It is well known that one can skip a stone across the water surface, but less well known that a ball can also be skipped on water. The Waboba® is an elastic ball used in a game of aquatic keep away in which players pass the ball by skipping it along the water. We investigate the physics of skipping elastic balls to elucidate the mechanisms by which they bounce off water. High speed video reveals that, upon impact with the water, the ball creates a cavity and deforms significantly due to the hyperelasticity of the material; the flattened spheres resemble skipping stones. With an increased wetted surface area, a large hydrodynamic lift force is generated causing the ball to launch back into the air, onward to an awaiting Wabobian. Unlike stone skipping, the elasticity of the ball plays an important roll in determining the success of the skip. Through experimentation, we demonstrate that a deformation timescale during impact must be longer than the collision time in order to achieve a successful skip. Scaling for the deformation time is presented. Aided by a numerical model, we identify two dominate modes of sphere deformation. The effect of impact velocity and angle on the skipping behavior is also investigated. We hope that our findings lead to an optimized Waboba experience such that the painful alternative game of “skipping stone keep away” finally becomes obsolete.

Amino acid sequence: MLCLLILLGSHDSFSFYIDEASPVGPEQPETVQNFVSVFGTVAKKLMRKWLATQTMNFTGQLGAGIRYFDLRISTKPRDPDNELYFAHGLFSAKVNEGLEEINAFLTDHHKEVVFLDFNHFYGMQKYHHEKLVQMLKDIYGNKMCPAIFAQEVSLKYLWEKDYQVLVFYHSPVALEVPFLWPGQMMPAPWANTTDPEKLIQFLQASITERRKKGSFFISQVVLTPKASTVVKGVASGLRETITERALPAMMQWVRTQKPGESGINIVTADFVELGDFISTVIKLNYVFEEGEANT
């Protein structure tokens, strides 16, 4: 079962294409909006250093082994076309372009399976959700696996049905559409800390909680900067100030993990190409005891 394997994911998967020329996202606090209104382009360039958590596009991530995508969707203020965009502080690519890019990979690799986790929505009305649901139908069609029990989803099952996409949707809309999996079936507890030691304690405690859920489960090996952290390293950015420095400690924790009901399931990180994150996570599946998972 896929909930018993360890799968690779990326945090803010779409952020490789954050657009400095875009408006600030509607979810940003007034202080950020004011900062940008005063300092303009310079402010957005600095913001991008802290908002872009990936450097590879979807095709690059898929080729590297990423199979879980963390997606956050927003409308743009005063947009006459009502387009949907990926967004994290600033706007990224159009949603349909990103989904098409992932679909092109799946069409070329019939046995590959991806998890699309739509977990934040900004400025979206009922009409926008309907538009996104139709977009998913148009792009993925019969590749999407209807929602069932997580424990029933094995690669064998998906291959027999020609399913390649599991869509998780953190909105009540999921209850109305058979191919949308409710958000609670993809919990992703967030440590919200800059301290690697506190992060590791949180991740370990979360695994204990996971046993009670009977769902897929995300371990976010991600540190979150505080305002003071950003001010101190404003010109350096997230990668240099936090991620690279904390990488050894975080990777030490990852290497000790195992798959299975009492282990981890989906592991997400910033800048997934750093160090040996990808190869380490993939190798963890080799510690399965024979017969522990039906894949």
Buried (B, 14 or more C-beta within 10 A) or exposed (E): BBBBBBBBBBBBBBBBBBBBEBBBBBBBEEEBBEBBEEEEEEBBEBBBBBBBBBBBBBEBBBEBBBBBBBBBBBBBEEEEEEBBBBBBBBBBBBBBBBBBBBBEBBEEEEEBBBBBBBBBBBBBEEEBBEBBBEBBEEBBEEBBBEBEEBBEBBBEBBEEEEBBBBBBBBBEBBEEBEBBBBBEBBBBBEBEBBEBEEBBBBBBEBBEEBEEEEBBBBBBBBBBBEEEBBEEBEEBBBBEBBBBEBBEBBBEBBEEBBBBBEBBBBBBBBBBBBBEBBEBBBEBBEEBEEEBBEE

Physics of Elastic Spheres Skipping on Water